“They are resolute in their mission which is to ban our operations,” said Moody.

Moody says it would be more productive for residents and township supervisors to work with the industry to resolve issues.

But Stacy Long says Grant Township had no other choice but to ban the deep injection well.

“I’m not a rule breaker,” said Long. “I’ve never even gotten a speeding ticket. Nobody here is like that. But we had to do something. We had to say that our rights are just as good, or greater, than a corporation’s rights.”

Comments

  • JimBarth

    Corporate “personhood”, with its pursuant legal rights, is ridiculous. Mr. Moody only sees the absurdity of this in the position of his opposition. At the end of the day, the undeniable fact is that waste injection wells are inherently polluting and dangerous, whether through incompetence, mismanagement, accident, spills, casing failure, and yes, earthquakes. Then there is the simple assault on the quality of life of everyone in the truck transport routes to this abomination called “injection well”. Frack the rights of the corporations, not the ecosystem.

    • dikmeover

      Liberals. The scourge of the earth

      • KravonJones

        You like to comment without any reason huh, mad at the world are we?

        • Jack Wolf

          He exhibits symptoms of a personality disorder.

      • Drewbacca the Bookiee

        So, you are ok with the taxpayer subsidizing PGE if any of that waste leaks out and causes an ecological disaster? This doesn’t have to be about liberal environmentalism, it’s basic economics and accountability.

  • Jack Wolf

    Considering all the earthquakes associated with these injection wells, no wonder the community is concerned. And, if you think it can’t happen here, I remind you of Youngstown’s earthquakes.

    • dikmeover

      heh heh heh . name me one thing you quacks make up that is not true

      • KravonJones

        So you’re saying he made it up and it is true? You may want to work on your English before posting again.

  • Guest

    Just wait until the watershed gets ruined. Will the EPA care? The DEP? The worthless company that put that toxic water there? I’m sure that the bill would be expensive to actually treat this water but since we are going to do it one way or another we might as well start now!

    • dikmeover

      wow. th e lunacy of you liberals just keeps getting sicker, desperate by the day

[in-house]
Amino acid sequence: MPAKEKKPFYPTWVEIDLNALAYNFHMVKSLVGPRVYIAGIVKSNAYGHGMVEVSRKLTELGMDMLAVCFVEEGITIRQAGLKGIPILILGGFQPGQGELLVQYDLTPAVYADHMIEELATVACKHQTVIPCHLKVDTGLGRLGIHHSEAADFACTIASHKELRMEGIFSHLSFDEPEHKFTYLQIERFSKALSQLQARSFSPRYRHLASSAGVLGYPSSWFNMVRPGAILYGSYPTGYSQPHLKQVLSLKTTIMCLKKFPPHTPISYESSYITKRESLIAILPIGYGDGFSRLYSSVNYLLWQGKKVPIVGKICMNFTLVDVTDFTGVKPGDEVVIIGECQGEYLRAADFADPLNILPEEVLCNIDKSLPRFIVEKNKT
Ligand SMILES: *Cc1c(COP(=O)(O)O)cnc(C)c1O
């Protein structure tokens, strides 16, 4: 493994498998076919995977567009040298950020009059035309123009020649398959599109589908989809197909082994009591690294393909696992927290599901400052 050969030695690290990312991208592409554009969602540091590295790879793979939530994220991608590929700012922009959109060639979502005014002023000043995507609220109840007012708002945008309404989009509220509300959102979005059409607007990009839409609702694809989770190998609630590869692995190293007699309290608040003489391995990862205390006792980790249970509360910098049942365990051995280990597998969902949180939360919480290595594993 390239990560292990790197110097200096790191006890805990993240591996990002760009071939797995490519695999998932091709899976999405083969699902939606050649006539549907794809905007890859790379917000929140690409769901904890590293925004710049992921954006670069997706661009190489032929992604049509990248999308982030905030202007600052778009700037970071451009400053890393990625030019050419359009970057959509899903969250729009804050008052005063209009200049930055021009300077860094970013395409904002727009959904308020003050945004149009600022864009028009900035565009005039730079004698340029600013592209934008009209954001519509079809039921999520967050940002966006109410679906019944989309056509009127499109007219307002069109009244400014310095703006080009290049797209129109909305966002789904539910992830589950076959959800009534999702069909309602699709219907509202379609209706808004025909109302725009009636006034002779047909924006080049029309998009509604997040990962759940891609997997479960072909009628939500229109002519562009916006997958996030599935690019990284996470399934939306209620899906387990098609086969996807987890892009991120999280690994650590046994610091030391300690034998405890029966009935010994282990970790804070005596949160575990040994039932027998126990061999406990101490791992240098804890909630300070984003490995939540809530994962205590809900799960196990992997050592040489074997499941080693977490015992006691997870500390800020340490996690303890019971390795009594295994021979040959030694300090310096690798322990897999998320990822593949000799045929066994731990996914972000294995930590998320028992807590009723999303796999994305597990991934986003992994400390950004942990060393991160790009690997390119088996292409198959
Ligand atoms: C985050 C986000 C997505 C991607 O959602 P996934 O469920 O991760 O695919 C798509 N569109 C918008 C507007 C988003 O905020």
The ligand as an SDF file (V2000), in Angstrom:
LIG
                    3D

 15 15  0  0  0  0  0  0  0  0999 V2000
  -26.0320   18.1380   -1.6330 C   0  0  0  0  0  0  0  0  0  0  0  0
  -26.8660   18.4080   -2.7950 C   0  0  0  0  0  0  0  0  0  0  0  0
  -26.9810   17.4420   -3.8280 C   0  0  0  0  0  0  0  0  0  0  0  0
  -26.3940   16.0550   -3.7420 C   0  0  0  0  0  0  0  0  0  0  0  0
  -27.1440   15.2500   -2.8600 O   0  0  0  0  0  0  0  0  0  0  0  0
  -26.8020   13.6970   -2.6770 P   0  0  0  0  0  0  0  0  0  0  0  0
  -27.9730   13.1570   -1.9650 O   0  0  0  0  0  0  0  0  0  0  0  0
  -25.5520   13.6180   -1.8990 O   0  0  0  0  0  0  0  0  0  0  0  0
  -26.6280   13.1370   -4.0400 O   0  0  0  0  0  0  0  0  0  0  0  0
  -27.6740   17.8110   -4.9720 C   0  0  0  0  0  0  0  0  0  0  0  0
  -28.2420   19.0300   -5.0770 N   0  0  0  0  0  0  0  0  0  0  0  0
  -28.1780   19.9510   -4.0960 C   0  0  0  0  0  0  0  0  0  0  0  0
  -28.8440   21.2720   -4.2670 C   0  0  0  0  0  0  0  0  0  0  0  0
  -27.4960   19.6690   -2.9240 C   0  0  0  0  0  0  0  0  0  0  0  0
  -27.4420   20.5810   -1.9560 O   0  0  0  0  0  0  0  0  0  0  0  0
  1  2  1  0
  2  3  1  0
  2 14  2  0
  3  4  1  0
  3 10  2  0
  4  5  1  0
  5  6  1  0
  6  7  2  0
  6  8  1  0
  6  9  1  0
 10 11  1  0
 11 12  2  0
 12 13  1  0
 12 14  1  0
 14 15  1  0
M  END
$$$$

• hmontaigne

        What do you mean, lunacy? The lunacy of trying to keep water drinkable, is that lunacy? What’s lunacy is treating the planet like a sewer, and polluters as if they are some kind of heroes because they have money. Their money was made from destroying the earth.

  • Jfiddle

    Here in Coos County OR we are pursuing a similar ordinance to combat an export terminal for fracked gas. Best of luck to you!

    • dikmeover

      Here in my world we call you liberals whack jobs. Go jump off a bridge

      • dikisadik

        Are you able to intelligently and factually rebut any of the comments, or are you only able to put forth immature sarcasm and name calling?

        • Jack Wolf

          That’s all he has… name calling. No facts, no evidence, nothing.

  • AlSever

    All of this was discussed years ago when we at DER permitted the injection well in Somerset County and the EPA permitted UIC well in Potter County. Any earthquakes yet? Everyone knows that the most probable disaster for Pennsylvania is the immediate collapse of both the Scranton-Wilkes-Barre area and the Pittsburgh area when an earthquake occurs and causes the vast under ground mine workings to collapse. Sooner or later, it will happen, with or without gas development.

    • Steve Todd

      Discussed then by the regulatory community. Since that didn’t protect us, We The People will now opt to discuss it in one of the co-equal branches to whom we’ve delegated our sovereignty. We’ll see if we can beat the polluters there.

      • AlSever

        “We The People”??? Sounds like our local TEA Party nuts!

        • Steve Todd

          …also like our local Founding Father nuts. Whiny little terrorists all of us…or none of us.

          • AlSever

            Founding Fathers did more than talk about issues. They put their lives on the line. For example, Immolation at the Gas grill section of Wal-Mart would indicate how serious one is regarding gas and climate change.

  • Schratboy

    Working with frackers is working with the devil that poisons us. No thanks.

  • Steve Todd

    If corporations are (now, by 5/4 ruling) people, surely the ecosystem is a much bigger person. Consider also that the Lauff family including the Carter family with fellow-person Range Resources in its lawsuit against both. We The People are finally getting suave (if not cynical) in our fight to render corporate personhood back to where it belongs: The Realm of Silliness.